Ritual de lo Habitual83: Jane’s Addiction, “Been Caught Stealing”

Fun fact about Perry Farrell: He is 52 years old now. If this song is biographical, he was “caught stealing” in 1964. Anyway, he makes it sound like a lot of fun.

The Great Escape82: Blur, “Best Days”

I’ve always kind of preferred ballady Blur to jaunty Blur, probably because The Great Escape was my entry point into the band. The trio of ballads on that album – “He Thought of Cars”, “The Universal”, and the fantastic “Best Days” – are enough dramatic Blur melancholia to put you in a nostalgia-induced coma if you’re not mentally prepared. Listen with caution.

His 'N' Hers81: Pulp, “Babies”

Like a lot of British teenagers, I had a big poster hanging up in my room during high school of Jarvis Cocker sneering and giving everybody the V sign, as if to say “Fuck you, guv’nor; but also, I am an incredibly insecure person”. Pulp is a band that’s all about attitude, and while the particular poses that they strike on their three major albums (His ‘N’ Hers, Different Class, and This Is Hardcore) each have unique characteristics, they’re always deeply relatable. “Babies”, the centerpiece of “His ‘N’ Hers”, is a perfect example.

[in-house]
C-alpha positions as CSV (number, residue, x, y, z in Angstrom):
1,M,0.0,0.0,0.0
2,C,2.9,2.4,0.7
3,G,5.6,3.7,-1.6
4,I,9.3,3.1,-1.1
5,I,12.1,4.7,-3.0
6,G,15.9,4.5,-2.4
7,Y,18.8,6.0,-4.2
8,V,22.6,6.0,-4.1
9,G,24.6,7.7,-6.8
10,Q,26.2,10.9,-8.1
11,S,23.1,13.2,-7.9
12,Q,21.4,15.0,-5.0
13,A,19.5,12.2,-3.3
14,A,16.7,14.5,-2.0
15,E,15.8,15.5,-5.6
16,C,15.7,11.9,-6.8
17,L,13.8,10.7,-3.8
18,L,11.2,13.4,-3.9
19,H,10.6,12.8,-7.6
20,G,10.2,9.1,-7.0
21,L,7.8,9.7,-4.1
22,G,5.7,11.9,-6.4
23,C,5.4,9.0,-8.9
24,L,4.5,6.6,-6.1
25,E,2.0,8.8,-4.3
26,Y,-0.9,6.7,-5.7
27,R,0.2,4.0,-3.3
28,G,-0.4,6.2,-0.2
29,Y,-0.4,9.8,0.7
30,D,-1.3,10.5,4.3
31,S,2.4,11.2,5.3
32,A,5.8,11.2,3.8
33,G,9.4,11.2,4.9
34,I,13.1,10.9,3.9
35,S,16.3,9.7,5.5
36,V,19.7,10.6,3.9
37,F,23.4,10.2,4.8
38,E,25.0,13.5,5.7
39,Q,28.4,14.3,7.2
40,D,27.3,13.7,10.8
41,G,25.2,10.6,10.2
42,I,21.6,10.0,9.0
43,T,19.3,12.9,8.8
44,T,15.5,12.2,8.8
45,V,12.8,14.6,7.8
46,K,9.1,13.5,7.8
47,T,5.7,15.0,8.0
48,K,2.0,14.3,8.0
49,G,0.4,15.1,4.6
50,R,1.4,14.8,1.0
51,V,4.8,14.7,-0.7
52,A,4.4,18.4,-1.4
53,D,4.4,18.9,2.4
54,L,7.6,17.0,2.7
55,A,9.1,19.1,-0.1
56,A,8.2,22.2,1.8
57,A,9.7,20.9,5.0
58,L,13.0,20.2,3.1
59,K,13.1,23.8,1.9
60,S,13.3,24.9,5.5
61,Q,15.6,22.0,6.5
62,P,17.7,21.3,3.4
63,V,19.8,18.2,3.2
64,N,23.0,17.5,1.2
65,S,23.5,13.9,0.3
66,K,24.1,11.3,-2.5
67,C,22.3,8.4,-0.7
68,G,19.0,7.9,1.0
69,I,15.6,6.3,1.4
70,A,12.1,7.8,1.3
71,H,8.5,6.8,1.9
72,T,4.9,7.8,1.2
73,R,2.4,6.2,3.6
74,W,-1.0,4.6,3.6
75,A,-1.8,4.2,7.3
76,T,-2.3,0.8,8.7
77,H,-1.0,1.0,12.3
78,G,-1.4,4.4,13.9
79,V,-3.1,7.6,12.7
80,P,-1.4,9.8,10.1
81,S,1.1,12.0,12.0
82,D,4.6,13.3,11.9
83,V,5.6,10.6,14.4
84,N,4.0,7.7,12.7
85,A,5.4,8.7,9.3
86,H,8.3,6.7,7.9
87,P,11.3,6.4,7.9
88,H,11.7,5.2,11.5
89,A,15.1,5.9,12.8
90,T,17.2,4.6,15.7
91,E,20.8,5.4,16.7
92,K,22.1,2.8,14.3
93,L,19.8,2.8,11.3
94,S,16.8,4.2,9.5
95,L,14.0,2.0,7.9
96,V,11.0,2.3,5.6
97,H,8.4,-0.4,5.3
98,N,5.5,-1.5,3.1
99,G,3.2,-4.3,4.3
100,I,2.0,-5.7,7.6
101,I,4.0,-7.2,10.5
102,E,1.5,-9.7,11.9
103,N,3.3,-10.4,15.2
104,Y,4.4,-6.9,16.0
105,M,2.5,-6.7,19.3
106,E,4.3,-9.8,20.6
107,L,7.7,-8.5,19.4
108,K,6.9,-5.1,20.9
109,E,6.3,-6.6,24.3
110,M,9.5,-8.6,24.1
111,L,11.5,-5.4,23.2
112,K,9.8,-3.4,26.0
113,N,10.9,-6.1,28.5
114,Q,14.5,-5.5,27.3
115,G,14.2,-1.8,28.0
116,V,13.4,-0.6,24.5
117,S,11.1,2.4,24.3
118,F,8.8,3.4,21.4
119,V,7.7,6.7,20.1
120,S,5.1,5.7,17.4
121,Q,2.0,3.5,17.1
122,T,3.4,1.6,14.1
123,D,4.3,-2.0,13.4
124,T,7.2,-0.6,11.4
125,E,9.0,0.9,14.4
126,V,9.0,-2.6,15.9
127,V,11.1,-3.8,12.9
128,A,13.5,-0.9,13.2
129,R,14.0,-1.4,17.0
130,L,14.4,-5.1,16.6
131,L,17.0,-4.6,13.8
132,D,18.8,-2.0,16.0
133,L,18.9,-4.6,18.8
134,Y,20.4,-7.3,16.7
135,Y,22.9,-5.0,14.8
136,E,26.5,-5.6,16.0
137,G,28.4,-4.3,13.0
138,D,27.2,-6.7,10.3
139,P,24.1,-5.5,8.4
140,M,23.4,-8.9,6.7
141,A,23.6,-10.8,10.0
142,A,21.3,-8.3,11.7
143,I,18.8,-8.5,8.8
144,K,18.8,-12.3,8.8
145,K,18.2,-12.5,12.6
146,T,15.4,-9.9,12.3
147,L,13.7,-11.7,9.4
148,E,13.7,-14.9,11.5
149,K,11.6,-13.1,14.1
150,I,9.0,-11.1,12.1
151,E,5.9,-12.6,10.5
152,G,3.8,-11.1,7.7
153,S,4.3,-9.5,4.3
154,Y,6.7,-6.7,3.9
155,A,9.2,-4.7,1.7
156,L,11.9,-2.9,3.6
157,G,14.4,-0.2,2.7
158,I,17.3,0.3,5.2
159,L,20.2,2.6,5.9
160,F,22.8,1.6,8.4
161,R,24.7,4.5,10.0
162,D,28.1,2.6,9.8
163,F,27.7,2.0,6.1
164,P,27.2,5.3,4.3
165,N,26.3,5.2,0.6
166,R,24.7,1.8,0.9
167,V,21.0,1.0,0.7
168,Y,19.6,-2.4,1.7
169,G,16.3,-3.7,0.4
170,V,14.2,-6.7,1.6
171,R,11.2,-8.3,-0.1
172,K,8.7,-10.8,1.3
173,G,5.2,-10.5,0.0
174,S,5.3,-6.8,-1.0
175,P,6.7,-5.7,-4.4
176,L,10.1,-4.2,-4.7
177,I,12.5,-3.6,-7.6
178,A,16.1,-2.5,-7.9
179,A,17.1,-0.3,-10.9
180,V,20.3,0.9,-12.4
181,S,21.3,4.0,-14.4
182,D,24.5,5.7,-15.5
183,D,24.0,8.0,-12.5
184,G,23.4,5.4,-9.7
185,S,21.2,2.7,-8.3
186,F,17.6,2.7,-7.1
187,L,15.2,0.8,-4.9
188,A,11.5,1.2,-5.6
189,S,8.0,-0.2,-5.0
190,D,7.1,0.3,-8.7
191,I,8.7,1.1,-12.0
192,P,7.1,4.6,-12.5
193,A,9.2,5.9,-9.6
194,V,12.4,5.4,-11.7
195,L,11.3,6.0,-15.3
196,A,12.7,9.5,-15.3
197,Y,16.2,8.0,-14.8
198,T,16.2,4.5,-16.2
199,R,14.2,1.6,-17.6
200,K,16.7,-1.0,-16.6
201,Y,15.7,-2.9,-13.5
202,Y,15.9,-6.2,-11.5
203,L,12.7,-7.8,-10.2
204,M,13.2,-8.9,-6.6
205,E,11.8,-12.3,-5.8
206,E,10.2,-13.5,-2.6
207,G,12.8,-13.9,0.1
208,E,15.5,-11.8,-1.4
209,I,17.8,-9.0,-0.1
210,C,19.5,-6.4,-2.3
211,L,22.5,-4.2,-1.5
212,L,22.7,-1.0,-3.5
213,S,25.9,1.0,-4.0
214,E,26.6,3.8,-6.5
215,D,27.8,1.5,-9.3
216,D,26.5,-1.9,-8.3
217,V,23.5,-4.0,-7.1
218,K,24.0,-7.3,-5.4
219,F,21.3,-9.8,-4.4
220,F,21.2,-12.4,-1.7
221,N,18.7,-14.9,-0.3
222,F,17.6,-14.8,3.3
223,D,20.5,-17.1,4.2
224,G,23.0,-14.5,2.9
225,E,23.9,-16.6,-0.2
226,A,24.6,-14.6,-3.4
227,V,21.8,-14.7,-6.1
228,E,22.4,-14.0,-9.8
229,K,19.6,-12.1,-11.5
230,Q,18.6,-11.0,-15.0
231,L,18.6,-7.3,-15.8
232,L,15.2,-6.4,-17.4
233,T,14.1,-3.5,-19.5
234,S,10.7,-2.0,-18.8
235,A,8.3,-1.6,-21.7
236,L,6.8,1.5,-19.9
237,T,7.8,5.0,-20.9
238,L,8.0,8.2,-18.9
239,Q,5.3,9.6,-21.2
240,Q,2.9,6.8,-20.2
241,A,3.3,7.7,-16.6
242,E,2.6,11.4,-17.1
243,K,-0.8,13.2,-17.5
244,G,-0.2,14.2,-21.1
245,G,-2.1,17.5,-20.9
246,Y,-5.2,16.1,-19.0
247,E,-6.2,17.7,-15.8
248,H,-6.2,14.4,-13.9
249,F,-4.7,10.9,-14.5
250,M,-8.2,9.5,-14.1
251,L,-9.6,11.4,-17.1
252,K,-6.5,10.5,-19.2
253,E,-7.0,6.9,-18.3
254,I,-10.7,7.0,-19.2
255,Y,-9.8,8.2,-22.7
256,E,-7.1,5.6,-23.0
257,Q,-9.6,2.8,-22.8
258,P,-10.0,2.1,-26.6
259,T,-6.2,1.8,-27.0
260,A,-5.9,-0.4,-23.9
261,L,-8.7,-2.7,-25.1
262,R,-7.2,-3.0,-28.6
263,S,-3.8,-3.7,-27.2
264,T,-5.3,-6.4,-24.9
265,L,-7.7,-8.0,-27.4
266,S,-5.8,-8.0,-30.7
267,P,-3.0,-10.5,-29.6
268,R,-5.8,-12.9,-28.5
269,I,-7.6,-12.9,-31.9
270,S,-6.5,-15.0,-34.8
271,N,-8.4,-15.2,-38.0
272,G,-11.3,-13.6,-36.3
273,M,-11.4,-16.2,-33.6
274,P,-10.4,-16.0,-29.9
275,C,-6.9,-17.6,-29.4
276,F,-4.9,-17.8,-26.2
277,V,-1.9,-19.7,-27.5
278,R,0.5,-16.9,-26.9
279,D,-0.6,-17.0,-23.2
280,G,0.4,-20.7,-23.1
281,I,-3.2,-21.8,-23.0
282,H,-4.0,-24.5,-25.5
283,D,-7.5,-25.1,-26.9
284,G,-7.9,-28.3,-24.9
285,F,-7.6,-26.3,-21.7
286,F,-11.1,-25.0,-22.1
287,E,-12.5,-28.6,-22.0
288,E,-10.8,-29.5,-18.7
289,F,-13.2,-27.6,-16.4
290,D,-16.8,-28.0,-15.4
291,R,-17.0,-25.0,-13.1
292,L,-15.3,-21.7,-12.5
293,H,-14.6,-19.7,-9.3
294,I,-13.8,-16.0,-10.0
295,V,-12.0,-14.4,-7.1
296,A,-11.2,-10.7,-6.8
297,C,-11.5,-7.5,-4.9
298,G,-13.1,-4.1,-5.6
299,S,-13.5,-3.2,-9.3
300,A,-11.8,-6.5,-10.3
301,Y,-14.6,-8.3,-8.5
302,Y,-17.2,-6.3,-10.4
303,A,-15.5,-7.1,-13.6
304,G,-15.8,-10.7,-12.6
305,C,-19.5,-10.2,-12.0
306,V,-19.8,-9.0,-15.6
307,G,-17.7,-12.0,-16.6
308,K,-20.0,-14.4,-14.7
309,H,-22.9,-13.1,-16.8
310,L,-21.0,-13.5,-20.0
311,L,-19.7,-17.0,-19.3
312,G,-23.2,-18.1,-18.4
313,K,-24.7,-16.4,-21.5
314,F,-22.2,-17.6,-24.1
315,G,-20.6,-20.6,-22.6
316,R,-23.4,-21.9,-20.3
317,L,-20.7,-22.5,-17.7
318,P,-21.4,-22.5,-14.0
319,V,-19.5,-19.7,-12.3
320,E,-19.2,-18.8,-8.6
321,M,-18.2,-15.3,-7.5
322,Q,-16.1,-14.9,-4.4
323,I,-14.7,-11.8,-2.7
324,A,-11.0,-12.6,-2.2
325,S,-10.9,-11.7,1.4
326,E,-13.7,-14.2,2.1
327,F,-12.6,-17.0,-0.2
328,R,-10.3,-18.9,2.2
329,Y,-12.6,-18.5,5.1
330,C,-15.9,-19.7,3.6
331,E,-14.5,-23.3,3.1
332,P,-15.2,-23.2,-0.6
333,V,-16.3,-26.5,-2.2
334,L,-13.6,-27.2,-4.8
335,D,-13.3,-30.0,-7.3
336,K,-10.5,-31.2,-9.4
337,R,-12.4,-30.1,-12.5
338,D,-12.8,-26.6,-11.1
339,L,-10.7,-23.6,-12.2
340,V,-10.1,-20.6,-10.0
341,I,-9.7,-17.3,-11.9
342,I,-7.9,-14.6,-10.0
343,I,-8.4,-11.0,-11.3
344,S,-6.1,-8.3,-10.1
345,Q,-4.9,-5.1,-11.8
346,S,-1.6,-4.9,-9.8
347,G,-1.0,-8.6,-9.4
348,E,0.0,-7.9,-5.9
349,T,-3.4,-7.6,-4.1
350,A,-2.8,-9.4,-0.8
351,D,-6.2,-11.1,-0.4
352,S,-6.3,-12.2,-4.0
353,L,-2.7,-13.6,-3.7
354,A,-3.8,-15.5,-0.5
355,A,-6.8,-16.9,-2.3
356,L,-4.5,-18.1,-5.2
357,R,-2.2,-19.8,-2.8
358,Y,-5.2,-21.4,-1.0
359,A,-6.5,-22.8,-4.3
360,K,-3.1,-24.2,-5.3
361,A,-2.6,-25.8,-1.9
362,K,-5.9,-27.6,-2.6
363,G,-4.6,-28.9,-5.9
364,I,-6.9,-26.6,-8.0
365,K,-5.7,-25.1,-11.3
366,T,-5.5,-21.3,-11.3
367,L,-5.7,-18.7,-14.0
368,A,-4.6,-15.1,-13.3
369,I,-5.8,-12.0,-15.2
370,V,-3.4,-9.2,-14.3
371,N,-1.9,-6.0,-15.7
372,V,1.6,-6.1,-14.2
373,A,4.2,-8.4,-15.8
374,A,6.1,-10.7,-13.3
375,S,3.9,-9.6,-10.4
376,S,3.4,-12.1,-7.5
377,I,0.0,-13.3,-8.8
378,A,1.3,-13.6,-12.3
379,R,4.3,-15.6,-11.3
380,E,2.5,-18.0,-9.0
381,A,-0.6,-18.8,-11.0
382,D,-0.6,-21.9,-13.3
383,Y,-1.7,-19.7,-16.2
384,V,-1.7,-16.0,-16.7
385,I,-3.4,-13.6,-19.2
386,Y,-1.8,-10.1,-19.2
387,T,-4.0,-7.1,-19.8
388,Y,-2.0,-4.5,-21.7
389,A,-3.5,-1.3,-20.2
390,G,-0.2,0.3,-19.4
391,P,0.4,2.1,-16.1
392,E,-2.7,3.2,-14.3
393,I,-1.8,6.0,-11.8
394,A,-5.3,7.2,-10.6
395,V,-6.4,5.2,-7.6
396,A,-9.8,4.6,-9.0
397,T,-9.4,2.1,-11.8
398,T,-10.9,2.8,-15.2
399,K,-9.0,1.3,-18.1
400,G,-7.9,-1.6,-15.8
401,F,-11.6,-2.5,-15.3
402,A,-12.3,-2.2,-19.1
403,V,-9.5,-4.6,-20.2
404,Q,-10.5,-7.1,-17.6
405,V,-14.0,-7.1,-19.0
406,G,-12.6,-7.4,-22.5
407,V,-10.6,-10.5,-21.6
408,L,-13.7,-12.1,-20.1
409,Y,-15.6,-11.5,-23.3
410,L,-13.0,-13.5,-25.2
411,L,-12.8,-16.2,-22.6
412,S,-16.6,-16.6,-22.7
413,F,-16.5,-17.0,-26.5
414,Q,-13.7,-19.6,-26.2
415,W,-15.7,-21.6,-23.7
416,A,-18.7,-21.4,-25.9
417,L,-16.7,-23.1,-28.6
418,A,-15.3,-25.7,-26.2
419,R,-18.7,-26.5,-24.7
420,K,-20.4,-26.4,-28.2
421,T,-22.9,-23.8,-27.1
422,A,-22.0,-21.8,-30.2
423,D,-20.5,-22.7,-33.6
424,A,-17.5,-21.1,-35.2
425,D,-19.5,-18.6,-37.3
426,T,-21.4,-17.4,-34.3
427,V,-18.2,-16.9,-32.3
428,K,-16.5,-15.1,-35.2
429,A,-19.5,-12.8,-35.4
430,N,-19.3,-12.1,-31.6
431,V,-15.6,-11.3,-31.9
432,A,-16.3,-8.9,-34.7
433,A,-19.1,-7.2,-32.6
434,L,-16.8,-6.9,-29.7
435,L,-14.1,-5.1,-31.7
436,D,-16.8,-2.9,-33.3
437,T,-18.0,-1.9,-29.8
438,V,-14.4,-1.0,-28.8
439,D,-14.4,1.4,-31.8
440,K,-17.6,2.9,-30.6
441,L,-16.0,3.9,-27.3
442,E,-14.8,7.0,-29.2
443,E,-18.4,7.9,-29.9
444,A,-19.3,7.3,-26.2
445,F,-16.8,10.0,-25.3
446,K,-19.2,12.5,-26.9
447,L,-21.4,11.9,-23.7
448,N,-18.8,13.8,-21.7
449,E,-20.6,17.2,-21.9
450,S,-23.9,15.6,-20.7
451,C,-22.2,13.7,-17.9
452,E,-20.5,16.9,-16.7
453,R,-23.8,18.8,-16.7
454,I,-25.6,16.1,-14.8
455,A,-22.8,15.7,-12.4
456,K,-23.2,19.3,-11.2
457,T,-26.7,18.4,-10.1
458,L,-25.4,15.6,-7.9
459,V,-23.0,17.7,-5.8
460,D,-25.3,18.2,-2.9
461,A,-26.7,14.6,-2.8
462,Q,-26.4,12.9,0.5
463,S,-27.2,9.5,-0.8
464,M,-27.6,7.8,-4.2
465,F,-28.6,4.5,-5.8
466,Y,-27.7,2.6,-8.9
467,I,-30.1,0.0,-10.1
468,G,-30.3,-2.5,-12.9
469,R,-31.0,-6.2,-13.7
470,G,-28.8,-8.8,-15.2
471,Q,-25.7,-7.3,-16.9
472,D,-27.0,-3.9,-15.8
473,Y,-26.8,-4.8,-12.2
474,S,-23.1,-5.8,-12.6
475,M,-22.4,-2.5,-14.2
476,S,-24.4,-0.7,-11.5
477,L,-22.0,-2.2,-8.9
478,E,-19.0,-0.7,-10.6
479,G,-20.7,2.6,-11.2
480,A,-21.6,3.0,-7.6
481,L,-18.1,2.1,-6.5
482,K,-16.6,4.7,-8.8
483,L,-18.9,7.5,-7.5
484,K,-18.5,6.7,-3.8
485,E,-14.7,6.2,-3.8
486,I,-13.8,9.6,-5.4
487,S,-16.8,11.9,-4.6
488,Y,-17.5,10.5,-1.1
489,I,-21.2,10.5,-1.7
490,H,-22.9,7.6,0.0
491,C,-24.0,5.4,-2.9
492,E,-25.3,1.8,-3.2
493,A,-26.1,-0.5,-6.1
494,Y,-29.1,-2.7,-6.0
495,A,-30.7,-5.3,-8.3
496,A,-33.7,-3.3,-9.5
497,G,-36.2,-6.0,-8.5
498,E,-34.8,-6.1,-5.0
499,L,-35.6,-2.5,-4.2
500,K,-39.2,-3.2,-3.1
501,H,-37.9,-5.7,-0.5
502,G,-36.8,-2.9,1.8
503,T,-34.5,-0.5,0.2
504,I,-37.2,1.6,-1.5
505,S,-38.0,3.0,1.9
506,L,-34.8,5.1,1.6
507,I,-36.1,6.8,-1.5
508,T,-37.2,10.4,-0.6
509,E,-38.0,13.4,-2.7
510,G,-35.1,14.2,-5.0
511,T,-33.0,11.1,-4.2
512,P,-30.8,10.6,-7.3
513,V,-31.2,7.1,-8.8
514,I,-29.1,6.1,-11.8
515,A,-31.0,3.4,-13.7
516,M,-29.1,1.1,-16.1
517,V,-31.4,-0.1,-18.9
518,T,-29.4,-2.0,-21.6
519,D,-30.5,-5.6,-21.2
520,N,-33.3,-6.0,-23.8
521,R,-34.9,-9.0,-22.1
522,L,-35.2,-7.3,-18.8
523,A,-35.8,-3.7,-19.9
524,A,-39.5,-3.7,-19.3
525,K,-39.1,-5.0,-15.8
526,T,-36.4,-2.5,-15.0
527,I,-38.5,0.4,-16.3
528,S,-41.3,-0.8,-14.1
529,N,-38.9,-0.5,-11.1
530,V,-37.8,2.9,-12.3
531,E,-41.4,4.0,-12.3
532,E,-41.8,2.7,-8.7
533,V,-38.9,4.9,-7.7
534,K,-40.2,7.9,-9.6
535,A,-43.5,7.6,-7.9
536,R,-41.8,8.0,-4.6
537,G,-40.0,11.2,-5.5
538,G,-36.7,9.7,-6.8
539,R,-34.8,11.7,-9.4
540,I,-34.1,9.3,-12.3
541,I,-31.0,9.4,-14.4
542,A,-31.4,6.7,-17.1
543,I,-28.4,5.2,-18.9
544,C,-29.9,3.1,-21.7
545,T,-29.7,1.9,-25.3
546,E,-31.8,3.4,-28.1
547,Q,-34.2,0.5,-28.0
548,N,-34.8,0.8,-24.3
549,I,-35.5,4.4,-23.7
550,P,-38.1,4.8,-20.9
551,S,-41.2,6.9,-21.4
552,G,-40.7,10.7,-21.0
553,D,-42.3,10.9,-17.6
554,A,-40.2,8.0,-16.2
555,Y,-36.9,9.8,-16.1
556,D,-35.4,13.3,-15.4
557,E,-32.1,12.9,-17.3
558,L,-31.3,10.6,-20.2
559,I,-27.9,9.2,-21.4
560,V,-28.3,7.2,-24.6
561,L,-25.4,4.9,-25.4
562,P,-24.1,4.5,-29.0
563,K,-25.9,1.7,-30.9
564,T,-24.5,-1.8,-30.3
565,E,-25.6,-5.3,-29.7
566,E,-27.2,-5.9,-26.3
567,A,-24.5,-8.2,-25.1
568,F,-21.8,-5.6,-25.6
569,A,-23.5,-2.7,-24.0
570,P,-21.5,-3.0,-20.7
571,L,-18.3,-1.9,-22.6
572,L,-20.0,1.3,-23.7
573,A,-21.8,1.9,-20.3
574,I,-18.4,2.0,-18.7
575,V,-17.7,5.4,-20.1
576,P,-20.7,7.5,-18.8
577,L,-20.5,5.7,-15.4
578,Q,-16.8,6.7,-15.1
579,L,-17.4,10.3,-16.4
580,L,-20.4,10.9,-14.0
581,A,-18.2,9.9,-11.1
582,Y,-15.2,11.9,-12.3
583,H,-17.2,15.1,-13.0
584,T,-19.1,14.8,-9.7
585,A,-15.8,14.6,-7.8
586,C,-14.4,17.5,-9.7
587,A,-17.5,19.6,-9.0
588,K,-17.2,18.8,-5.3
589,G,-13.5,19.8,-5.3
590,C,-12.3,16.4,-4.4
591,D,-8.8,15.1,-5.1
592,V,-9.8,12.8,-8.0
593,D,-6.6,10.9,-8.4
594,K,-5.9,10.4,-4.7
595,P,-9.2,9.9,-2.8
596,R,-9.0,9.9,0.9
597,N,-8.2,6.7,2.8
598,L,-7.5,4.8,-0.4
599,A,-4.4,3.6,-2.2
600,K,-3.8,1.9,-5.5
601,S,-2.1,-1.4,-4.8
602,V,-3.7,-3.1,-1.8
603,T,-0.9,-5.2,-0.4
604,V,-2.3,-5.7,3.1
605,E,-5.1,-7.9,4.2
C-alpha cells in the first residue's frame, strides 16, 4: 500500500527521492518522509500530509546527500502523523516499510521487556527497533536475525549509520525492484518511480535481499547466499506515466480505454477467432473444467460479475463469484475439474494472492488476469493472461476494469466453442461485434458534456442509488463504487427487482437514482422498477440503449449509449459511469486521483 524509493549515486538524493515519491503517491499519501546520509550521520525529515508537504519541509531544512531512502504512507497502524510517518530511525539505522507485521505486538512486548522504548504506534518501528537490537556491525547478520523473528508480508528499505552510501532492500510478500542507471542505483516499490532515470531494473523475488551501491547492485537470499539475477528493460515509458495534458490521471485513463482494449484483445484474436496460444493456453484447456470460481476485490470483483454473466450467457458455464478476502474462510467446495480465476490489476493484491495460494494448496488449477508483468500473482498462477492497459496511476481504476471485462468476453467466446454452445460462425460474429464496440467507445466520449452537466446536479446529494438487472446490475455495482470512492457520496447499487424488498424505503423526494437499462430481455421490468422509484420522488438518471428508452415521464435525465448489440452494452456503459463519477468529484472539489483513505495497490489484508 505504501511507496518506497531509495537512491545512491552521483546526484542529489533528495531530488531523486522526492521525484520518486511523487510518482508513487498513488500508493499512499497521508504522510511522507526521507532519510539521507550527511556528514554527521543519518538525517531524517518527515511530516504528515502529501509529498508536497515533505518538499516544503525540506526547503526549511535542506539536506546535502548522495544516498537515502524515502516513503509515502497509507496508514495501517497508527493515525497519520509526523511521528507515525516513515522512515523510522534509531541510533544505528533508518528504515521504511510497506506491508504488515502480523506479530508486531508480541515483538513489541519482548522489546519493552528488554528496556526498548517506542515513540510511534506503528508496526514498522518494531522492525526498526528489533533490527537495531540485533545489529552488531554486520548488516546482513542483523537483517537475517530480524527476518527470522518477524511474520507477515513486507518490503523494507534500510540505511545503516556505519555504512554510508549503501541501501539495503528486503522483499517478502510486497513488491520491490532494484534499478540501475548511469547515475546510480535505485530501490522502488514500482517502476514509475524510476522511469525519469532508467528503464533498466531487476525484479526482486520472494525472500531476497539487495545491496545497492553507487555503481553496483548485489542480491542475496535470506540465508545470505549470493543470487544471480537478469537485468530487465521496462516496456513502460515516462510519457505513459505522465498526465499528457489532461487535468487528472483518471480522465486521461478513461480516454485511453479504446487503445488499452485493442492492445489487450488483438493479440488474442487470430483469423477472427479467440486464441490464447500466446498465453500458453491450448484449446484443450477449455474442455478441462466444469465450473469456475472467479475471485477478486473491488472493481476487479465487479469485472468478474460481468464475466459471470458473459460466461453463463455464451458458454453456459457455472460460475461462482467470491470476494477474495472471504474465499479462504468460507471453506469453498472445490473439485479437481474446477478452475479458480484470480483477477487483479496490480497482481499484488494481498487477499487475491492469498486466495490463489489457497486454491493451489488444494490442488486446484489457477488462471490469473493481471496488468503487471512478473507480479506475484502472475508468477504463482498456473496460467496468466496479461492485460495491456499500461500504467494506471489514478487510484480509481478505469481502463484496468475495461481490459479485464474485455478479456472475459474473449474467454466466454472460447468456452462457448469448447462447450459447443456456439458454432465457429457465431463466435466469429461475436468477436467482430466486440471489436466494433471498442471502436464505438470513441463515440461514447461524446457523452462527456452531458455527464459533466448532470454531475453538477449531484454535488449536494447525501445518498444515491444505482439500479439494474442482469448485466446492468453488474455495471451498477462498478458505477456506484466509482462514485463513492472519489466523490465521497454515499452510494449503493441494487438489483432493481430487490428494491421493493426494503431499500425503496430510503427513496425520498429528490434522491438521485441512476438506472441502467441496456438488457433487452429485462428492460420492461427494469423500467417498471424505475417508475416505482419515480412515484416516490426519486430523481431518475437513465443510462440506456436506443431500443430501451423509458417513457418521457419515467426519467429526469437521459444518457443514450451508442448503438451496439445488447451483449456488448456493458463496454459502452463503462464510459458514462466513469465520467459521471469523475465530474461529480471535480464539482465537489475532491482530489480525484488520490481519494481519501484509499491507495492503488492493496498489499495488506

Jarvis Cocker

>> Next: 80-61

7 Responses to “The Top 200 Pop Songs of the ’90s: 100-81”

  1. Dan says:

    Holy shit, it’s the motherfucking Smashing Pumpkins, indeed. Siamese Dream really deserves to be second on whatever the list is that has like five albums from the early 90′s and Nevermind as #1. “Most timeless albums from an extremely non-timeless time?” Something like that. Siamese Dream ages well and remains a sublime experience.

    • Jack says:

      5. Smashing Pumpkins – Siamese Dream
      4. Green Day – Dookie
      3. R.E.M. – Automatic for the People
      2. Pearl Jam – Ten
      1. Nirvana – Nevermind

      Hmmmm, not quite right. But I know what list you are talking about.

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Once the executive branch of a thriving government, I am now a lonely wanderer, floating rudderless on a sea of discontent. Or a swamp. A swamp of malaise. A slough of despair, bitches. Rudderless.